Mariposa Co., CA

“Queen of the Southern Mines”


Elevation 2000’




Named after the numerous butterflies, Mariposa, with 1400 or so folks, is far from being considered a ghost town, but is listed here due to its immense historical importance both to the county and the state.  It is located at the junction of SH 49/140, southwest of Yosemite National Park.  In the early spring of 1849, the original mining camp along Mariposa Creek was called Logtown, and was located about a half mile below the present town.  After floods wiped out the camp, the citizens moved to higher ground, rebuilt and renamed their burgeoning mining camp. 


The first hard rock lode gold mine in the state was the Mariposa Mine, originally discovered in August 1849, supposedly by the famed scout Kit CARSON.  That same year, this mine was the first in the state to use a steam-powered stamp mill to crush the gold-quartz ore.


On Jul 28, 1851 a post office was established, and on Nov 10, 1851, Mariposa wrested the county seat away from Agua Fria, and has remained such until today. 


In 1854 the courthouse was built and still remains in use, with only a few modifications.  It is said to be the oldest continuously used courthouse west of the Mississippi River!


Some of the early businesses included:

            SULLIVAN & CASHMAN Store:  This brick store built in 1852, was used by Colonel John C. FREMONT as original offices for his 44,000-acre land grant rancho. He later moved his operations to Bear Valley.


In late August 1866, a fire ripped through the town.  Here’s a description as contributed by William Disbro on Oct 10, 1999.  This includes many of the local businesses.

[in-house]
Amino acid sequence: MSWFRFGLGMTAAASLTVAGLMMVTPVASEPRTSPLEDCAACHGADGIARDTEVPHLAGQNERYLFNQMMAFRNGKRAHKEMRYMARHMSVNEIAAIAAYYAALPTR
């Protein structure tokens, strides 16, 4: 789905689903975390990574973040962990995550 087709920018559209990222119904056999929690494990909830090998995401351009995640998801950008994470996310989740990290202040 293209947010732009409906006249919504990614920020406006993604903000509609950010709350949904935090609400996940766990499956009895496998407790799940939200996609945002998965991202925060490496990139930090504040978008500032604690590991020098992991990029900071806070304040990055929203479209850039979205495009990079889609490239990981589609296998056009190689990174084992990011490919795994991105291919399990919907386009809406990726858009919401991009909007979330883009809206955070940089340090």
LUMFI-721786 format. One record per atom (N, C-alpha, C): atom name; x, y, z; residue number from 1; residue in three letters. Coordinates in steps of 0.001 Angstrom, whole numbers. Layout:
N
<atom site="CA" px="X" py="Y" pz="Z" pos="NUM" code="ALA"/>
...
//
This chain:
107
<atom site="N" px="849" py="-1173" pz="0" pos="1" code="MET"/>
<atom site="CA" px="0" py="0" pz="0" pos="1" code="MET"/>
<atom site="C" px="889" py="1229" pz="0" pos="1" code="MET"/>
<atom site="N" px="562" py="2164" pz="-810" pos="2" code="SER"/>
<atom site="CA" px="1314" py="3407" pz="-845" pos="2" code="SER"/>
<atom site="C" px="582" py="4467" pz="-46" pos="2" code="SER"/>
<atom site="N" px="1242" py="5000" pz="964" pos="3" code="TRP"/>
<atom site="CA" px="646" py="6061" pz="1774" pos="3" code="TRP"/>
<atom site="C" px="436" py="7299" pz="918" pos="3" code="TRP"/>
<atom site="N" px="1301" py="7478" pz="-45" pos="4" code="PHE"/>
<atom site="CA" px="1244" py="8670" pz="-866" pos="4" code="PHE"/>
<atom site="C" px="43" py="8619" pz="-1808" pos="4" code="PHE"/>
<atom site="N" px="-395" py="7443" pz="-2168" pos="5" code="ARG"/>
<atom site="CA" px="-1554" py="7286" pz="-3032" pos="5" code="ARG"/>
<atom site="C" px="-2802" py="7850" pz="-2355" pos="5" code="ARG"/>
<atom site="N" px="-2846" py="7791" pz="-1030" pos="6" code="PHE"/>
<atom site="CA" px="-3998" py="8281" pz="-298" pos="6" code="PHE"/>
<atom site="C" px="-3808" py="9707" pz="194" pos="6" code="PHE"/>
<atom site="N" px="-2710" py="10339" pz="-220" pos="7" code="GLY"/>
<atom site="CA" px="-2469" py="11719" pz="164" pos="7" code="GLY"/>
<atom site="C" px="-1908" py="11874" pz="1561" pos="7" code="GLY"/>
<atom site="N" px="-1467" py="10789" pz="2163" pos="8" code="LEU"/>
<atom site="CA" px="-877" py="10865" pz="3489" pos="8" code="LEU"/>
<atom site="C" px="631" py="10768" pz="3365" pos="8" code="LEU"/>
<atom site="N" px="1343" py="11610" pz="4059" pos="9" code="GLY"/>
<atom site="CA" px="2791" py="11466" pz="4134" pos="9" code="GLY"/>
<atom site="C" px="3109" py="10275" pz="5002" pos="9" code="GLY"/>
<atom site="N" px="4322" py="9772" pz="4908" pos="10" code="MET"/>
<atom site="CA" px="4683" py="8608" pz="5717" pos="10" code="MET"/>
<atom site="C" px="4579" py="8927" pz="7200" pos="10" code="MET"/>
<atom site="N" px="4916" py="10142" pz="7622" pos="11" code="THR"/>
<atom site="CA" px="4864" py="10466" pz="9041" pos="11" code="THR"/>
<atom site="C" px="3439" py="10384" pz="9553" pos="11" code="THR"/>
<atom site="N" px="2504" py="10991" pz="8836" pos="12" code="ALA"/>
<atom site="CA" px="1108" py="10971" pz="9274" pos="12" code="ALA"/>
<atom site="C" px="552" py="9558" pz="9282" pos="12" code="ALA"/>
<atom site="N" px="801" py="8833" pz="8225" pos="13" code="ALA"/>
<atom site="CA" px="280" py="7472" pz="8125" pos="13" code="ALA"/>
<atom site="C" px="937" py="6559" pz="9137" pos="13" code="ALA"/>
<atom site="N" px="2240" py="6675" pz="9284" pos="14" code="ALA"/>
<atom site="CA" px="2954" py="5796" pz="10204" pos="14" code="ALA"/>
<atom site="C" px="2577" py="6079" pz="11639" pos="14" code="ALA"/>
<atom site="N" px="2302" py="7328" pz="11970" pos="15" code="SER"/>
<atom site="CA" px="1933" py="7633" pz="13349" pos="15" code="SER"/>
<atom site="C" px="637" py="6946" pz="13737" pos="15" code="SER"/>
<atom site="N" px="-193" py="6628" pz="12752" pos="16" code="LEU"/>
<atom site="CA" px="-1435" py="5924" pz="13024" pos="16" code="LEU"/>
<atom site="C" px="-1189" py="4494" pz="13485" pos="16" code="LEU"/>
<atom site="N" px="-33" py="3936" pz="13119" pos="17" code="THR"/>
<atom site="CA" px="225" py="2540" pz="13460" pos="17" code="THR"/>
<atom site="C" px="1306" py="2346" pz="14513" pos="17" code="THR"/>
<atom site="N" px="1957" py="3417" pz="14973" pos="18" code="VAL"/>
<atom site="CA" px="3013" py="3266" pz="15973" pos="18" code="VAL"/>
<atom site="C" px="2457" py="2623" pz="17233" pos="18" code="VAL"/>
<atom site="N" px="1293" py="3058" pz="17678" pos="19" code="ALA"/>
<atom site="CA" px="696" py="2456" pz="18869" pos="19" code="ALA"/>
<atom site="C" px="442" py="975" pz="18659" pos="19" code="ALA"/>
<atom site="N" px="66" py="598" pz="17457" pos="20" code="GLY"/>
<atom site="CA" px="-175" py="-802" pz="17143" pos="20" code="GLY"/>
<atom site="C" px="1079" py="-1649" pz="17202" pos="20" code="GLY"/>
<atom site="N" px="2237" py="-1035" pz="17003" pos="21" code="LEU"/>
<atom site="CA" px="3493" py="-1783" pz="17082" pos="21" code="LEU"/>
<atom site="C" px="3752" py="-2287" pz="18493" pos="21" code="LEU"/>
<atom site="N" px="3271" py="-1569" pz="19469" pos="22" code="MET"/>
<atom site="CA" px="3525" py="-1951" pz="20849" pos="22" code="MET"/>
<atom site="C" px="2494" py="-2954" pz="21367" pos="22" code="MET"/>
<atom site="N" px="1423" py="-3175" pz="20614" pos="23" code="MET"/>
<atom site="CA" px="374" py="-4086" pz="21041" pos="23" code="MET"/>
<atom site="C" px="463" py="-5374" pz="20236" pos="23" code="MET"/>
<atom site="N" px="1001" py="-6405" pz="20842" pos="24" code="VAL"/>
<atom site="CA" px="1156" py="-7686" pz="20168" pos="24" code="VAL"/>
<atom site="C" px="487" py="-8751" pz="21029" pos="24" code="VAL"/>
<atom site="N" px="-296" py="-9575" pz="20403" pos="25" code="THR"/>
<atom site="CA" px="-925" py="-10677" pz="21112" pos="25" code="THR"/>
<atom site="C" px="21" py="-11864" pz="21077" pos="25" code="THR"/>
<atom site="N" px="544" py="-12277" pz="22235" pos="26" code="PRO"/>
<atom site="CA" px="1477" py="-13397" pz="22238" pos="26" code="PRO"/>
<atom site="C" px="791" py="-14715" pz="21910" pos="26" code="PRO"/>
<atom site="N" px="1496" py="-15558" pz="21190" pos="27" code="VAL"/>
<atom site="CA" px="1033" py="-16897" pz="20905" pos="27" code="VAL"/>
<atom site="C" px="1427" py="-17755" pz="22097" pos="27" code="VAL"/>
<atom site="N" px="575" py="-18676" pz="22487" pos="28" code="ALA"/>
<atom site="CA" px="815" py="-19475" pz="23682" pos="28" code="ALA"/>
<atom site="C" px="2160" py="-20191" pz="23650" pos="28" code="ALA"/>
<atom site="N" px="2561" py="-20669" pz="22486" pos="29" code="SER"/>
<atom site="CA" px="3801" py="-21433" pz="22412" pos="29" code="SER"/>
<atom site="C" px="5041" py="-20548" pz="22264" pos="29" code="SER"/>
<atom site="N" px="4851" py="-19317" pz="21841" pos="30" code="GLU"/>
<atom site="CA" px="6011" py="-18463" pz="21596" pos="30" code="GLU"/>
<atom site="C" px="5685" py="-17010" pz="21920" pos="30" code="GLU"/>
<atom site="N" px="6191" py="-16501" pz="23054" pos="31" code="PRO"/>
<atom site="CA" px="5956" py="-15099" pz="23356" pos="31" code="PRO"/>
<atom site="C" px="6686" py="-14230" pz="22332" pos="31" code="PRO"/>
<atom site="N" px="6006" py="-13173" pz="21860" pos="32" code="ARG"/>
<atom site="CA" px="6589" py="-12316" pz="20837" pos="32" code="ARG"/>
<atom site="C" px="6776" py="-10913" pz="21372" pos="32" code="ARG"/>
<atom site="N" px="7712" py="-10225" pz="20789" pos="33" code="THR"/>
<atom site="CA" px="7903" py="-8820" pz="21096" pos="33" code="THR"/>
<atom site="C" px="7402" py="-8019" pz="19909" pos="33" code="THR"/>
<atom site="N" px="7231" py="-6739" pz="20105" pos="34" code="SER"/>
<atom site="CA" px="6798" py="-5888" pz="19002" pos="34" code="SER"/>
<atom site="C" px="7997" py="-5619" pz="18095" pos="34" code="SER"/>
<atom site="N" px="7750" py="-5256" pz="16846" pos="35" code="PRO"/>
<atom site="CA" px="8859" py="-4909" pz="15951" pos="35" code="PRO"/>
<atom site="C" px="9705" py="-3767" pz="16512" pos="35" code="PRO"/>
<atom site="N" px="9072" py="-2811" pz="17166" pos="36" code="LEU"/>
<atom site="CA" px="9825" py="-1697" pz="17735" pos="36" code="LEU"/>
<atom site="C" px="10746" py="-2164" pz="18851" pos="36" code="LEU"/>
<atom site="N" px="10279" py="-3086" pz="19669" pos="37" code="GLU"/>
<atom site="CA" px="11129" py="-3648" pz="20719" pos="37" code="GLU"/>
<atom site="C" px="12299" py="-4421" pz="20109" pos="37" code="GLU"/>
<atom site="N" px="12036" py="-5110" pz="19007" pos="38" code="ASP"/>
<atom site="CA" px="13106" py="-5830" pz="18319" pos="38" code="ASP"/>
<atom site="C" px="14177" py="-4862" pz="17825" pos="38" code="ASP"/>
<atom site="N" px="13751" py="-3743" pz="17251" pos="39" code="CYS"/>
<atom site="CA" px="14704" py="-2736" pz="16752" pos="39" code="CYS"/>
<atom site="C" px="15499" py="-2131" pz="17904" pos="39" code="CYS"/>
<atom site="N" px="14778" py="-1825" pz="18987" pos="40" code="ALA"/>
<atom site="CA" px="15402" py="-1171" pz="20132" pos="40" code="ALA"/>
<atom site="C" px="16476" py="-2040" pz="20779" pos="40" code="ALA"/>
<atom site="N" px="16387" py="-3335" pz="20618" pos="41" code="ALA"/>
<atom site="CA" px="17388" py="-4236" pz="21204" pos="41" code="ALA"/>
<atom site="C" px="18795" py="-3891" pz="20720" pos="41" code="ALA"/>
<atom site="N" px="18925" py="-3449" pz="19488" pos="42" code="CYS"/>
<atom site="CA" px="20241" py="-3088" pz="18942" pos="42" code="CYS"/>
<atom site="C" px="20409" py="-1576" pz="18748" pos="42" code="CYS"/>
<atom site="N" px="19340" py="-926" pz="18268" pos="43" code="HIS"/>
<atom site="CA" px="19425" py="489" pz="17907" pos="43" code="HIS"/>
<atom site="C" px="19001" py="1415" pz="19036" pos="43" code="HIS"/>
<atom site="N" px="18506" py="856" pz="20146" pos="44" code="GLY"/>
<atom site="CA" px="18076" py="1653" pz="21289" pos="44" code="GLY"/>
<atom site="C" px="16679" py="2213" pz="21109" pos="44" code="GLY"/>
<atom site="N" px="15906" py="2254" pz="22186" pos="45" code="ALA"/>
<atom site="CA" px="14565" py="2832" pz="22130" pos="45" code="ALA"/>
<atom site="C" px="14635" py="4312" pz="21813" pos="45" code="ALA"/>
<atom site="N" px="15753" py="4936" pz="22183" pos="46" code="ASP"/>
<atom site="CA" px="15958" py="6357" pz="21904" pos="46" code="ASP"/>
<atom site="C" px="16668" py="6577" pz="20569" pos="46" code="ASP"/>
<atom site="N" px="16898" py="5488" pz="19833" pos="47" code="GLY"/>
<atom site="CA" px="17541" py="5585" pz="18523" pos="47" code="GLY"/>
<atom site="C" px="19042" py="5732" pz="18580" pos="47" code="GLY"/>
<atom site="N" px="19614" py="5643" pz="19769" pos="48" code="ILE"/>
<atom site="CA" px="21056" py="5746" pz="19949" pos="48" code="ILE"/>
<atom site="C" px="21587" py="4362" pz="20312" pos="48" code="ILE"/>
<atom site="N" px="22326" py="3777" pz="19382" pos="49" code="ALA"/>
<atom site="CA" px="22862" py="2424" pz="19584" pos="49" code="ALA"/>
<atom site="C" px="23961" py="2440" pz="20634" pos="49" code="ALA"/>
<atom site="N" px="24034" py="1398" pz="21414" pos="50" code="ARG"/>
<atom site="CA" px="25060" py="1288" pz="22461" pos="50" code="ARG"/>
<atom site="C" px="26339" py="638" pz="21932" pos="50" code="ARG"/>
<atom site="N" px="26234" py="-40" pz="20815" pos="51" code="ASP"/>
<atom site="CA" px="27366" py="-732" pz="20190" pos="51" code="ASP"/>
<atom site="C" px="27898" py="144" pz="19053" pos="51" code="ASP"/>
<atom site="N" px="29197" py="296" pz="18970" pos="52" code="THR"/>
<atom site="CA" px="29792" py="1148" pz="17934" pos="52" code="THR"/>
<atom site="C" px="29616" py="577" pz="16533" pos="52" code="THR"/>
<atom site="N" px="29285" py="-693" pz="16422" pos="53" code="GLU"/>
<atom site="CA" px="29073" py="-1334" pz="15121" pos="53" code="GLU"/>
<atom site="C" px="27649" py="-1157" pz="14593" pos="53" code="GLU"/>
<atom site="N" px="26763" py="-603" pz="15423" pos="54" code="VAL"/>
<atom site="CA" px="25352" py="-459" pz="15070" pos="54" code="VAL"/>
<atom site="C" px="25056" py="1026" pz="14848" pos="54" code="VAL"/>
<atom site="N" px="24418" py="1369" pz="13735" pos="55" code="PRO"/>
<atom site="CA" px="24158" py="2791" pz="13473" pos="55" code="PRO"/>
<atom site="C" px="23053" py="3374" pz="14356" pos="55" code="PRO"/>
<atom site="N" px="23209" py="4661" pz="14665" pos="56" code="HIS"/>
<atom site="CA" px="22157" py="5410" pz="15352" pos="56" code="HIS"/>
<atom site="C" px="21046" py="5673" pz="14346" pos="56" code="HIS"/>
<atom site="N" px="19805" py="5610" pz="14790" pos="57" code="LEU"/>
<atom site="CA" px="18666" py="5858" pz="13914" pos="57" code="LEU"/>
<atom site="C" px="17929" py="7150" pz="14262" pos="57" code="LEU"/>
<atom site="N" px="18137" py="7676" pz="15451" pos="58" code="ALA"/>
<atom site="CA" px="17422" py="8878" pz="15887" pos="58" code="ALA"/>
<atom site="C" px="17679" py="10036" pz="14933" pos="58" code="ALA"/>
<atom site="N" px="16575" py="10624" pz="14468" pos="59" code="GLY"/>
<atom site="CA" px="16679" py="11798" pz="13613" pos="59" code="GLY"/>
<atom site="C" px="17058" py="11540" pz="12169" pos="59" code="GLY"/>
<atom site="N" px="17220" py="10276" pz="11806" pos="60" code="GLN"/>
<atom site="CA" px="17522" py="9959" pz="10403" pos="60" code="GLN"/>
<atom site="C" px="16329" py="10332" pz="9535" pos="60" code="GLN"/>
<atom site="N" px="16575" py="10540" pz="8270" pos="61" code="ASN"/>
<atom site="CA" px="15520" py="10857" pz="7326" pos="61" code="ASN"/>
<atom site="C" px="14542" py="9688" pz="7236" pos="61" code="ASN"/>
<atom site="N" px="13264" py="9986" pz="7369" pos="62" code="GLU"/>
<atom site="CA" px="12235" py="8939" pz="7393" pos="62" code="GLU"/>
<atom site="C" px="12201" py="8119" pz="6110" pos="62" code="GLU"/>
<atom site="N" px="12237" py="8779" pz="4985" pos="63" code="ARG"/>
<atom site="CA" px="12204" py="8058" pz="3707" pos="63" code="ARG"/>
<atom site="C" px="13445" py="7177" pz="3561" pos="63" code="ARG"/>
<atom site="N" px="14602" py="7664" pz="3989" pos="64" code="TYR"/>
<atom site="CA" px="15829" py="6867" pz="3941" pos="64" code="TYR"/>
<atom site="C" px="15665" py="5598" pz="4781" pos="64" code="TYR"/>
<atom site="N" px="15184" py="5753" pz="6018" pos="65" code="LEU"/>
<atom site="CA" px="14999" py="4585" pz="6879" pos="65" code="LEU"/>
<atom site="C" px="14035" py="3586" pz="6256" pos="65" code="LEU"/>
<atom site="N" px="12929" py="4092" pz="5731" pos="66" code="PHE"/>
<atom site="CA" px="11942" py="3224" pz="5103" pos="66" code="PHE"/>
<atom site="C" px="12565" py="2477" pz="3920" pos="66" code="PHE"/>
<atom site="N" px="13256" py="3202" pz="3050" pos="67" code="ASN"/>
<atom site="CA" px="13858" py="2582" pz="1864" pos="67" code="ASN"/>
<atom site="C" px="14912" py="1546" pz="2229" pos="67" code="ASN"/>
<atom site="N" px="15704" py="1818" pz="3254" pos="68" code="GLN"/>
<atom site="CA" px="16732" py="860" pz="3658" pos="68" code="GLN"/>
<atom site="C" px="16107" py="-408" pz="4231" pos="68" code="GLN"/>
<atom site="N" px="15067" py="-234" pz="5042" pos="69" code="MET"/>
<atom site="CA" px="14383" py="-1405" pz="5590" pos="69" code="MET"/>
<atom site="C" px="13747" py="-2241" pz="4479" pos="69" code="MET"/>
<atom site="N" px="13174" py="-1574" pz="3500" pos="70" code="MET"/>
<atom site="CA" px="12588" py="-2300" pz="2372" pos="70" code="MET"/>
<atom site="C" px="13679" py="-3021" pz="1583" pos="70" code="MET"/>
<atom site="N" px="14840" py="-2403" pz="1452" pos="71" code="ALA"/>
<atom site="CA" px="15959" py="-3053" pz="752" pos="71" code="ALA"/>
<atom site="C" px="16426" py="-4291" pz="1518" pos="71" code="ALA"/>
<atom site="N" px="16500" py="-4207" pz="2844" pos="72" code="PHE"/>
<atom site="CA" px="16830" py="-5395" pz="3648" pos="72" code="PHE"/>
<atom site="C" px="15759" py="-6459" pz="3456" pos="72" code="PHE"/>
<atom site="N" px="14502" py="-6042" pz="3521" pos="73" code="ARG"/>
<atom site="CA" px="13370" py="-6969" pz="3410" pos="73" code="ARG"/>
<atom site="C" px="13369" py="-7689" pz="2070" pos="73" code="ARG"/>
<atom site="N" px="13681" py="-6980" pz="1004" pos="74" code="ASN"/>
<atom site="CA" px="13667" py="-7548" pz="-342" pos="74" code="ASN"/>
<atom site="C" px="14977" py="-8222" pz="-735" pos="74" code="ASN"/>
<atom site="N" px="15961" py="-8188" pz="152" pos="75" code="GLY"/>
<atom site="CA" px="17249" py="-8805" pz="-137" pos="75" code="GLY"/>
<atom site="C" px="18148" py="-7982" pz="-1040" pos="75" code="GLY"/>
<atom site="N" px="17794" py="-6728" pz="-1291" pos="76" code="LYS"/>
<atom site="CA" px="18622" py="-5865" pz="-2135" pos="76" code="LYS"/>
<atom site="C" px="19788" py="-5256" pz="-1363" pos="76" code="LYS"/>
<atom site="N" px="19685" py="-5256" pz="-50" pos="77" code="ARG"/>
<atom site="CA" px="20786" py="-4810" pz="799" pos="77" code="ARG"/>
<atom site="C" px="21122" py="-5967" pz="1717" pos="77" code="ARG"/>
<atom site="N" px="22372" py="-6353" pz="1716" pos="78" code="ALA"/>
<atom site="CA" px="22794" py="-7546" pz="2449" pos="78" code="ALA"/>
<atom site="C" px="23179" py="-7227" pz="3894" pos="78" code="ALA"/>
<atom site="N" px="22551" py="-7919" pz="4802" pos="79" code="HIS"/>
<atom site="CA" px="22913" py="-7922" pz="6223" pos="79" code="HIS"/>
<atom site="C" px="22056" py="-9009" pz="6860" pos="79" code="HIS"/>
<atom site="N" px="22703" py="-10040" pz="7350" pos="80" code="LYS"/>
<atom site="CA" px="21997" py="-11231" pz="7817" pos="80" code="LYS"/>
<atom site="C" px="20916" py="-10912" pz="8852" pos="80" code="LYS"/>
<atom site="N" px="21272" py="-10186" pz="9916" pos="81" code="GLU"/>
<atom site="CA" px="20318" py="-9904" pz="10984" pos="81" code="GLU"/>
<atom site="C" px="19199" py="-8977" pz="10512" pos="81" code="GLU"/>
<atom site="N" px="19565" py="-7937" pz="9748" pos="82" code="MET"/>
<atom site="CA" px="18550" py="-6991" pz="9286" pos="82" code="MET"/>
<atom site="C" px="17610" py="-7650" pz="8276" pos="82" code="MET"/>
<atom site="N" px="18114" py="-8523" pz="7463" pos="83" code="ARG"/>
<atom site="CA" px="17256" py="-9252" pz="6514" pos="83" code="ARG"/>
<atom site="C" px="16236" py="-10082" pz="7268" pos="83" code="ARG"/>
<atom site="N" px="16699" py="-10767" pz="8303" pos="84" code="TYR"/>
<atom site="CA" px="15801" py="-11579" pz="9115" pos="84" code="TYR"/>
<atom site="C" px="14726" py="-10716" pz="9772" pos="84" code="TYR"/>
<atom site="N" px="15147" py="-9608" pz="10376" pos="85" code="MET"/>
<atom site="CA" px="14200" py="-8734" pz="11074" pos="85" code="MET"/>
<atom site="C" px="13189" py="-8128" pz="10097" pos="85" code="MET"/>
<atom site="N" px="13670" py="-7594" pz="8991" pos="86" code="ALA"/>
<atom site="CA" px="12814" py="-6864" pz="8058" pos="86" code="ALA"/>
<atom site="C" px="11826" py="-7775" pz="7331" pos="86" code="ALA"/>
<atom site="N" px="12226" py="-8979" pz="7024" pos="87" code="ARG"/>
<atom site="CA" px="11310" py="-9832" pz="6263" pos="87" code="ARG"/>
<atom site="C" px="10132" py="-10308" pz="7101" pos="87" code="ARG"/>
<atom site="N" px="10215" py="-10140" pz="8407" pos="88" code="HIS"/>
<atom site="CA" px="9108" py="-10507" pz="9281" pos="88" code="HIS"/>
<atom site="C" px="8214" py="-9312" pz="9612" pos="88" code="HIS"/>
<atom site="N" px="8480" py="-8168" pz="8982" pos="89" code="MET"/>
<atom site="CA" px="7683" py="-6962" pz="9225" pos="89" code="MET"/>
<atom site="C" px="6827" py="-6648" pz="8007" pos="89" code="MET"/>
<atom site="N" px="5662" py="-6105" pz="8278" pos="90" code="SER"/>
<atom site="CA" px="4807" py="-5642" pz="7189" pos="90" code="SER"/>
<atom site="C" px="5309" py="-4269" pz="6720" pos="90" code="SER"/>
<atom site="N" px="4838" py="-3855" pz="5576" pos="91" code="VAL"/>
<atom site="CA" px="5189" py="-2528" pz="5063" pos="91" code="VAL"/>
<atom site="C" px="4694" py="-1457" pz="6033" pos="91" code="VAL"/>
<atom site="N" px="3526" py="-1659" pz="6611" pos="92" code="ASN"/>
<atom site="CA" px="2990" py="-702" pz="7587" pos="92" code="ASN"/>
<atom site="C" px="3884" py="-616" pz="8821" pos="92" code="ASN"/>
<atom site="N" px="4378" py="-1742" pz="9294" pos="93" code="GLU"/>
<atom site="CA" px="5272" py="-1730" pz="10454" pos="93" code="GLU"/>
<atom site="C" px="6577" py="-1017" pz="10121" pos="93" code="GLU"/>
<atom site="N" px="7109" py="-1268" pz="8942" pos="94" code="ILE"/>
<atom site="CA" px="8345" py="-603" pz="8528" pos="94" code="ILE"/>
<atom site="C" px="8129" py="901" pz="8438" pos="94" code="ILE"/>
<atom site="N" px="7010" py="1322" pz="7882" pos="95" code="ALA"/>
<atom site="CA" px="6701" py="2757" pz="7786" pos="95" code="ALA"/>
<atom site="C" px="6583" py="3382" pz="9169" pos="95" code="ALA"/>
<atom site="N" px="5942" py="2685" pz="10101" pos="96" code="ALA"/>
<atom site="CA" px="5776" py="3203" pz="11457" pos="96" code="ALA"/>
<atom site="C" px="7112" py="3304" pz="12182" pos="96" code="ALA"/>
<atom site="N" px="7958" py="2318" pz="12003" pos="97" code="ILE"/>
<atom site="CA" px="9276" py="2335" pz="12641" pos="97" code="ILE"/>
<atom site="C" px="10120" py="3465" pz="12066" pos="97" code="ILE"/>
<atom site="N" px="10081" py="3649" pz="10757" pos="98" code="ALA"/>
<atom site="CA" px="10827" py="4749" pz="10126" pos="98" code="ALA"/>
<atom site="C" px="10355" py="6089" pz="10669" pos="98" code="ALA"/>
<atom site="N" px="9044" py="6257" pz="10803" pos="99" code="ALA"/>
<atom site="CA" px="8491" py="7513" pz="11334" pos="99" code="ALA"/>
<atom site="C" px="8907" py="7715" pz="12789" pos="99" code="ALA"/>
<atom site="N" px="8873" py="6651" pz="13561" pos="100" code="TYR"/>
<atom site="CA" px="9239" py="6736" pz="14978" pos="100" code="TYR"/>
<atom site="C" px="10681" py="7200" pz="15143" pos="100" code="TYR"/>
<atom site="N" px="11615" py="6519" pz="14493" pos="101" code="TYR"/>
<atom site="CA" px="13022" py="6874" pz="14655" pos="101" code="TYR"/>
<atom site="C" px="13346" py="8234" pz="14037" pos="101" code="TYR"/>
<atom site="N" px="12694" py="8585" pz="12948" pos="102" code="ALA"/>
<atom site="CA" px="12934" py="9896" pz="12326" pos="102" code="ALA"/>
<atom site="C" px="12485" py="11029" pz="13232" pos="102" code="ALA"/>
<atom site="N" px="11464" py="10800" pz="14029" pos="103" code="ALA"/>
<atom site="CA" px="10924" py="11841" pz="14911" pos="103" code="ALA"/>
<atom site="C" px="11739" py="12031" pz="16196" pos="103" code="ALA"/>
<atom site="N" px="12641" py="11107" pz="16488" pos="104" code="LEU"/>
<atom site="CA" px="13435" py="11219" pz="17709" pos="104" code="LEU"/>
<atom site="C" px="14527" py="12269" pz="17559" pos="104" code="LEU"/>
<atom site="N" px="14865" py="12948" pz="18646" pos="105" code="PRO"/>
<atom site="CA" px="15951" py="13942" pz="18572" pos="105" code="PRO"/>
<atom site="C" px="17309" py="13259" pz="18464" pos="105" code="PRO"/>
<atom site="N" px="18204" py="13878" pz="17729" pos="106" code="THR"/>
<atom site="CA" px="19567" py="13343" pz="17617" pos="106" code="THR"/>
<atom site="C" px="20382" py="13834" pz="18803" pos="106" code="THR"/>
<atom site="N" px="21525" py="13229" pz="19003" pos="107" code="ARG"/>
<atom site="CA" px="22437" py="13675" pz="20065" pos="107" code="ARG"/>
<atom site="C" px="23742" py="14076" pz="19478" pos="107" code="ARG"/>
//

From an unidentified newspaper clipping late Aug 1866 (?)

(Name of paper and date not on posting, possibly the Mariposa Free Press  -- GBS)


Destructive Fire in Mariposa


    On Saturday evening last, at about half past 6 o'clock, a fire broke out in the office of the "Mariposa Free Press" and destroyed the entire business potion of town from 7th street, down Main and Bullion, to the fire proof store formerly owned by SULLIVAN & CASHMAN. With the exception of ASHWORTH's stable, at the corner of 7th and Bullion, there was not a wooden building saved west of Bullion Street. The only buildings left standing in the burnt district are the fire proofs of McDERMONT & CO., COOK & SAMUELS, Wm. COHN, SHIANFELT & ARENT. Nothing is known with certainty as the origin of the fire, though it is supposed that a drunken printer in our employ carelessly threw a match or stump of a cigar on a pile of papers inside. He and a boy belonging to the office, where sitting outside in front of the office at the time the fire broke out, and made an effort to get in but it was to hot for them. Nothing was saved from the office. We have not the space to give full particulars of the spread of the flames or other incidents of the fire. It is useless speculating, after this over, about what might have been done, and it is but justice to our fellow citizens to say that, from all we can learn, they made every effort possible to stay the progress of the flames. At the same time we take pleasure in recording the fact that a generous and liberal spirit has been shown on the part of those who have something left, in providing for the houseless and homeless. Many families have been left destitute, but nobody is going to suffer for the necessaries of life.